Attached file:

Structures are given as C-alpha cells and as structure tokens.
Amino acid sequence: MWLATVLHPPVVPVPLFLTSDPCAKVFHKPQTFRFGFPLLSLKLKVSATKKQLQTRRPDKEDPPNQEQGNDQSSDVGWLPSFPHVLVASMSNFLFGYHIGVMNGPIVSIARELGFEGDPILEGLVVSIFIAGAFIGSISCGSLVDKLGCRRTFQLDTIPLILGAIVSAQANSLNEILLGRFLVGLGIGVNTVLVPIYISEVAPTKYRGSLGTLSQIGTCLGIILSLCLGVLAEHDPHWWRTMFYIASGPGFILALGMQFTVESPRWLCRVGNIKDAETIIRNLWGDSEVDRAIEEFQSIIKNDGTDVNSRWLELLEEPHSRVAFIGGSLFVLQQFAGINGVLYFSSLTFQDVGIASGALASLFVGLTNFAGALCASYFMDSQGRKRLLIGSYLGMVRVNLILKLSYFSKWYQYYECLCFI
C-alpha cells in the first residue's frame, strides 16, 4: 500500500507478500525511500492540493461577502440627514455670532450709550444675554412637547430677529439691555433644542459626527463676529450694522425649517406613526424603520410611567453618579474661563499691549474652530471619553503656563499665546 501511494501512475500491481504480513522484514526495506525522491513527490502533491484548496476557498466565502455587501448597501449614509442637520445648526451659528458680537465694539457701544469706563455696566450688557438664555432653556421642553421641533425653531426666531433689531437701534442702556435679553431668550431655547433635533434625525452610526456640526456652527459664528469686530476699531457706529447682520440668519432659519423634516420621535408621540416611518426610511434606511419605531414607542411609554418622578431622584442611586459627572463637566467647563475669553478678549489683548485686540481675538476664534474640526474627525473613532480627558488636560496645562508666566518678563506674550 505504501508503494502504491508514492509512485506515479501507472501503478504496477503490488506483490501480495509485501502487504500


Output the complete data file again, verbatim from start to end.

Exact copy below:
Structures are given as C-alpha cells and as structure tokens.
Amino acid sequence: MWLATVLHPPVVPVPLFLTSDPCAKVFHKPQTFRFGFPLLSLKLKVSATKKQLQTRRPDKEDPPNQEQGNDQSSDVGWLPSFPHVLVASMSNFLFGYHIGVMNGPIVSIARELGFEGDPILEGLVVSIFIAGAFIGSISCGSLVDKLGCRRTFQLDTIPLILGAIVSAQANSLNEILLGRFLVGLGIGVNTVLVPIYISEVAPTKYRGSLGTLSQIGTCLGIILSLCLGVLAEHDPHWWRTMFYIASGPGFILALGMQFTVESPRWLCRVGNIKDAETIIRNLWGDSEVDRAIEEFQSIIKNDGTDVNSRWLELLEEPHSRVAFIGGSLFVLQQFAGINGVLYFSSLTFQDVGIASGALASLFVGLTNFAGALCASYFMDSQGRKRLLIGSYLGMVRVNLILKLSYFSKWYQYYECLCFI
C-alpha cells in the first residue's frame, strides 16, 4: 500500500507478500525511500492540493461577502440627514455670532450709550444675554412637547430677529439691555433644542459626527463676529450694522425649517406613526424603520410611567453618579474661563499691549474652530471619553503656563499665546 501511494501512475500491481504480513522484514526495506525522491513527490502533491484548496476557498466565502455587501448597501449614509442637520445648526451659528458680537465694539457701544469706563455696566450688557438664555432653556421642553421641533425653531426666531433689531437701534442702556435679553431668550431655547433635533434625525452610526456640526456652527459664528469686530476699531457706529447682520440668519432659519423634516420621535408621540416611518426610511434606511419605531414607542411609554418622578431622584442611586459627572463637566467647563475669553478678549489683548485686540481675538476664534474640526474627525473613532480627558488636560496645562508666566518678563506674550 505504501508503494502504491508514492509512485506515479501507472501503478504496477503490488506483490501480495509485501502487504500